eta: when the meat isn't marinaded with a sweet base, its usually grilled as is, sometimes without any salt. It doesn't need salt, bc that's what the dipping sauces are for
I'm getting hungry again. Nothing like a whole clove of fresh roasted garlic coated with some sesame oil and corse salt right off the grill pan... sometimes it even makes it into the lettuce wrap... hahaha
Forgive me for speaking in broad generalities earler, certainly there are a wide range of ingredients in western/american bbq, just as there are in asian and even Korean BBQ.
Korean BBQ is actually a method of grilling. Before gas (natural/propane/etc) was widely available in Korea, homes were heated using ondau, a form of charcoal brick that burnt very slowly. Stoves were mostly non-existent so the ondau served as a heat source for cooking also. Some type of wire mesh would be placed over the ondau container and many meats and vegetables would be grilled this way. In some homes (well to do) a type of table/stove that had an ondau container with a vented metal cover built in would be used during meal time to cook as the family ate. This gave birth to the cook at table type dining seen in many Korean restaurants today.
One of my all time favorite cuisines -- and yes, the Korean server always looks at my (obviously non- Asian) persona rather quizzically when I ask for extra kimchi before the meal is even served. The "look" is often followed by an, "Are you sure????" I'm not sure why more folks don't try/enjoy Korean food -- do ya think it might be 'cause of the ad infinitum number of garlic cloves in the 3-day marinade that many of the meats and veggies are subjected to? But then how do you explain the crowds at Gilroy? Go figure.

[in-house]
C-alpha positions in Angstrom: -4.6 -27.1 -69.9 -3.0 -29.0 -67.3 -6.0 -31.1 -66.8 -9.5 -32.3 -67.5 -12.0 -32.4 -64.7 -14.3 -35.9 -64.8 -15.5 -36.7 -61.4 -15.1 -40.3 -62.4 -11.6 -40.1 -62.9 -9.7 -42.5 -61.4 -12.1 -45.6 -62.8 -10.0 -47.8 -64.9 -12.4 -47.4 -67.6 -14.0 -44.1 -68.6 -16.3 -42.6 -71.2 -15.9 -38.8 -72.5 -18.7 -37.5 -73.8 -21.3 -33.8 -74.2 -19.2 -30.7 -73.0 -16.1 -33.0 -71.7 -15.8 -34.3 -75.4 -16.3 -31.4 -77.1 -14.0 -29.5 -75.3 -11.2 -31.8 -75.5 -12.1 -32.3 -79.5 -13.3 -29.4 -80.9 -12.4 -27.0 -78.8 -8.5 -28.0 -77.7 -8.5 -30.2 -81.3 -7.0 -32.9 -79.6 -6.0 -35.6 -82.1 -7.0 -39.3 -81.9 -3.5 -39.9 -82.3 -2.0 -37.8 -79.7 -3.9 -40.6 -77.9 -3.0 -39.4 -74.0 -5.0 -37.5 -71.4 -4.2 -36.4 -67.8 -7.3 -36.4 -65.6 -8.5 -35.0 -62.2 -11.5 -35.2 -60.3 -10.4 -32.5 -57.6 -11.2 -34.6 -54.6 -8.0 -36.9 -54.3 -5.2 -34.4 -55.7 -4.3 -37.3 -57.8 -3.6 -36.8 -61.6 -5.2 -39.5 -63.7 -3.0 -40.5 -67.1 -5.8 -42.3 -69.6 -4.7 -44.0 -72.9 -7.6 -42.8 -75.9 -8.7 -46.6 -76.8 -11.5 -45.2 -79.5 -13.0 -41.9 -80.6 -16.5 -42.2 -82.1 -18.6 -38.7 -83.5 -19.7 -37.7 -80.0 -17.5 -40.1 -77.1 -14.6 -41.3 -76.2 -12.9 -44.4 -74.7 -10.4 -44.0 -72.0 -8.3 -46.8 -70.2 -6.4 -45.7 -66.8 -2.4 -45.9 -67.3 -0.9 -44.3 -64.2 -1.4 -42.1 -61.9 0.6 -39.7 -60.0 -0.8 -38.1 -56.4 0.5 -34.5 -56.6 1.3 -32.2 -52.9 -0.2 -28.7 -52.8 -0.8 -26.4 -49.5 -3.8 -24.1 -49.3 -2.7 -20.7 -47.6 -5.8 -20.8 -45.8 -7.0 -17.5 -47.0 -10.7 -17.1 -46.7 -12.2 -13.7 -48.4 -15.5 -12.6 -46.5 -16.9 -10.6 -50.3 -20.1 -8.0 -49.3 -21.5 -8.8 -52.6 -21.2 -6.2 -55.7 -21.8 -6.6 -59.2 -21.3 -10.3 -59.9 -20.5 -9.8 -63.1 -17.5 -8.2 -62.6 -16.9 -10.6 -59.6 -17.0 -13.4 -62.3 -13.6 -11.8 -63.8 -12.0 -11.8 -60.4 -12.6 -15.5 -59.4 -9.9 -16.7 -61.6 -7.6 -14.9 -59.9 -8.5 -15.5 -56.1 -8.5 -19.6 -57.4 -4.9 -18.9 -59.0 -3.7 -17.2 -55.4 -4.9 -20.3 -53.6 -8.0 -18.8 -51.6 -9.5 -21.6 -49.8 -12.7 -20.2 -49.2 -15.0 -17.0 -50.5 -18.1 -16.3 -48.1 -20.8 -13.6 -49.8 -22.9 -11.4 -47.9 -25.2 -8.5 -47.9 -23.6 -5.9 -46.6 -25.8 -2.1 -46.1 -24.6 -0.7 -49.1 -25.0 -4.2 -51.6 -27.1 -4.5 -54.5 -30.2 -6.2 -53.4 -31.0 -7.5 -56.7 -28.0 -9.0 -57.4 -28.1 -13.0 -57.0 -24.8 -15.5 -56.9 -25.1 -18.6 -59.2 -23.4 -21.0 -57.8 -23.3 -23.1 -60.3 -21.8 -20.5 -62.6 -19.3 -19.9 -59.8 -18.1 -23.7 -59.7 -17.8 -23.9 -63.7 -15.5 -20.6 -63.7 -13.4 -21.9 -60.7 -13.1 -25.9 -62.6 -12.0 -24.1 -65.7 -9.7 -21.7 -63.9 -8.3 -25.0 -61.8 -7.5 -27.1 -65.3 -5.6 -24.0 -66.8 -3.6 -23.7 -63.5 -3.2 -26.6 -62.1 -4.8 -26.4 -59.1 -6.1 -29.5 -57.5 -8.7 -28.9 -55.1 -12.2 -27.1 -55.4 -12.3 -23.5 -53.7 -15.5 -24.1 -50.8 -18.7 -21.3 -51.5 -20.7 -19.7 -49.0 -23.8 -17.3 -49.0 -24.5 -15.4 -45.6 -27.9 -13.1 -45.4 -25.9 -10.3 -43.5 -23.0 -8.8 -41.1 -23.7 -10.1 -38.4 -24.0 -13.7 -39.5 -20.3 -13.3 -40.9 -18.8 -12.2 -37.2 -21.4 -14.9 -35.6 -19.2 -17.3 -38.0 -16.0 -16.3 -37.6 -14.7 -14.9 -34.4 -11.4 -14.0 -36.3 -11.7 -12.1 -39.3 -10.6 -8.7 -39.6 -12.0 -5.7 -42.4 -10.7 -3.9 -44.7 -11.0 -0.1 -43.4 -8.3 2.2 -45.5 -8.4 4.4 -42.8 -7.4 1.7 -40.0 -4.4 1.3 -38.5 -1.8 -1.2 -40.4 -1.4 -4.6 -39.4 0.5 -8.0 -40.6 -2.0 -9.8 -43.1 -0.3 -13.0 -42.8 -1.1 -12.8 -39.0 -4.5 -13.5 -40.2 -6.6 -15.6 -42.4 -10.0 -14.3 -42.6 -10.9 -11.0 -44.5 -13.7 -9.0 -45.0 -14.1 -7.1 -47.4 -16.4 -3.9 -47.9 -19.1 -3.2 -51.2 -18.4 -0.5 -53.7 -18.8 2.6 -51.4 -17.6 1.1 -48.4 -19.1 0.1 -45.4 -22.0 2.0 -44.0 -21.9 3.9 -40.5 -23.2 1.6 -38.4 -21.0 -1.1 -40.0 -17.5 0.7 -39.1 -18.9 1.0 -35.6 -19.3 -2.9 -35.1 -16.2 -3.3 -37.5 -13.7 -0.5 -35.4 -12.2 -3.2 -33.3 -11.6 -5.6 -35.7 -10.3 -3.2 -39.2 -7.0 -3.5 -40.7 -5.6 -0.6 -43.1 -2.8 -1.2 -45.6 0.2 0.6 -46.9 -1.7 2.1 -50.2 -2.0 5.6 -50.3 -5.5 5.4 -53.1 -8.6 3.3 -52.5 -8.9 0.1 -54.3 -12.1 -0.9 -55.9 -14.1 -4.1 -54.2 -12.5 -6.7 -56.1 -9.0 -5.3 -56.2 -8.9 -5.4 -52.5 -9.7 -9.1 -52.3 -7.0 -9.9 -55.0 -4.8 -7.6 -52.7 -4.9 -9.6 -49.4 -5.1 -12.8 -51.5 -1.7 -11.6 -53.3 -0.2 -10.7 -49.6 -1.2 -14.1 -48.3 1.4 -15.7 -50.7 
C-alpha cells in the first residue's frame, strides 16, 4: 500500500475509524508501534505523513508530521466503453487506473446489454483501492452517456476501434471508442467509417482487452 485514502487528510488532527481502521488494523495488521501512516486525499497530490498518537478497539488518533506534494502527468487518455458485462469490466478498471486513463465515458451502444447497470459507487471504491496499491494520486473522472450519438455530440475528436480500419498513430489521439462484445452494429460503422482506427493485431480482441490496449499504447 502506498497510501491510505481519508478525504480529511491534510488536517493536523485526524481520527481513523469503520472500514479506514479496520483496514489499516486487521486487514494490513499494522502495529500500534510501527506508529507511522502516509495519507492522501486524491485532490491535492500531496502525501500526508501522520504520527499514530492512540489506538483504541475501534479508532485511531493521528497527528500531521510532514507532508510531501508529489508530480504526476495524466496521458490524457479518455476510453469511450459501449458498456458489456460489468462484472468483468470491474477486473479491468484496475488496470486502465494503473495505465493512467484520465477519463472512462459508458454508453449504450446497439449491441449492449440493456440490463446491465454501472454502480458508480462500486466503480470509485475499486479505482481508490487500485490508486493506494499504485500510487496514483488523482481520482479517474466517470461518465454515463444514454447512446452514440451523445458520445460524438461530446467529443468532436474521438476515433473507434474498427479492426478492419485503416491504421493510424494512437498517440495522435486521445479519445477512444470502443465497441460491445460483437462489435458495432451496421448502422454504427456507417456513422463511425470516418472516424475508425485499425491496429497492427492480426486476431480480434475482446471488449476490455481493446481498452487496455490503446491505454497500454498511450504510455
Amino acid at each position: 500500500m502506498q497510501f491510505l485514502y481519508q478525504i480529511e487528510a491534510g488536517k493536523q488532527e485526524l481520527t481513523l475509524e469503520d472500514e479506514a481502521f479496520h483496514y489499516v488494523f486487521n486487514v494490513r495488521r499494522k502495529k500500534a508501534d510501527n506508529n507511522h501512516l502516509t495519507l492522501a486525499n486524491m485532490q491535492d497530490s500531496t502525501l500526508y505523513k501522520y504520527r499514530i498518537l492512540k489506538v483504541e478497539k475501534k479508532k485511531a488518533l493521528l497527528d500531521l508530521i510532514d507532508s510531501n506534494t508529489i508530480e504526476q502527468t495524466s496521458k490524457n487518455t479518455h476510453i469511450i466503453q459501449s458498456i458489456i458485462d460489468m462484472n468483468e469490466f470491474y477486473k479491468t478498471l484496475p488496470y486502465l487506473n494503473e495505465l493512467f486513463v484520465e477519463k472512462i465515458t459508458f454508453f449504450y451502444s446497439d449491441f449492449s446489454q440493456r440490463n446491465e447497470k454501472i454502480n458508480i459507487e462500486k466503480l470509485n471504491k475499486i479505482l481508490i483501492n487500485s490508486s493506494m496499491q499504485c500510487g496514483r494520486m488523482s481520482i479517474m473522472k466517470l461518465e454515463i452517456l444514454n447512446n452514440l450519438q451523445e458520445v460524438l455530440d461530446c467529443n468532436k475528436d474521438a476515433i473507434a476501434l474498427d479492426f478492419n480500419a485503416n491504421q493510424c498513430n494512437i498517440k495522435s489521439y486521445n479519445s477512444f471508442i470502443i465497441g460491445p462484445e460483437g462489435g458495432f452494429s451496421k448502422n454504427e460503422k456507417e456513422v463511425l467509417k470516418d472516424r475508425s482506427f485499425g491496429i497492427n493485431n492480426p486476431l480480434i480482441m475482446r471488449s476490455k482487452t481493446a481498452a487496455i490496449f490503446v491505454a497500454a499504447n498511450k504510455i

as others have pointed out, korean bbq isn't really barbecue at all, but grilling. in general, when korean dishes are described as "korean _____ (insert well known western food item)," the comparison isn't very accurate. why koreans insist on calling haemul pajun "korean pizza"....how a griddled battered seafood and green onion pancake can be compared to pizza i have no idea. or "korean spaghetti" for jjajang myon. NO! i think it's just misleading and confusing for the korean food initiate.
side note: do you prefer to grill the garlic with the meat, or eat it raw wrapped in the ssam (the lettuce/meat bundle)? i actually prefer it raw. it's all gonna waft out your pores, anyway.
Yes, if you're going by the American definition, Korean BBQ is grilling. The term Korean BBQ was invented in American Korean restaurants to market Korean food to Americans. I doubt as many folks would try a new cuisine called "Korean Grilling" or "Korean Rice and Vegetables."
The Koreans I know in Korea are puzzled too when they find that Americans refer to their grilling techniques as "BBQ." Korea actually has a separate slow cooked method that is real BBQ--Korean BBQ chicken is amazing, as is slow smoked pork and duck.
Korean grilling sauces aren't all soy-based either. Some of them (my favorites) are gochujang (red pepper paste) based. They're spicy and sloppy. And I am salivating typing about them.
All I know is that I love Korean BBQ, or should I say grilling...and everyone whom I have ever introduced it to has gotten addicted along with me and become a partner in crime chowhound at certain Korean restaurants. It is also something that can be done easily at home once one is familiar with Korean flavor principles.
Um re: kochujang, it actually is soy based---it is fermented soy bean paste ground together with Korean red chilies. And all the more yummy for the meats!
I think Korean BBQ is good for low carbers, too! Long live kimchee!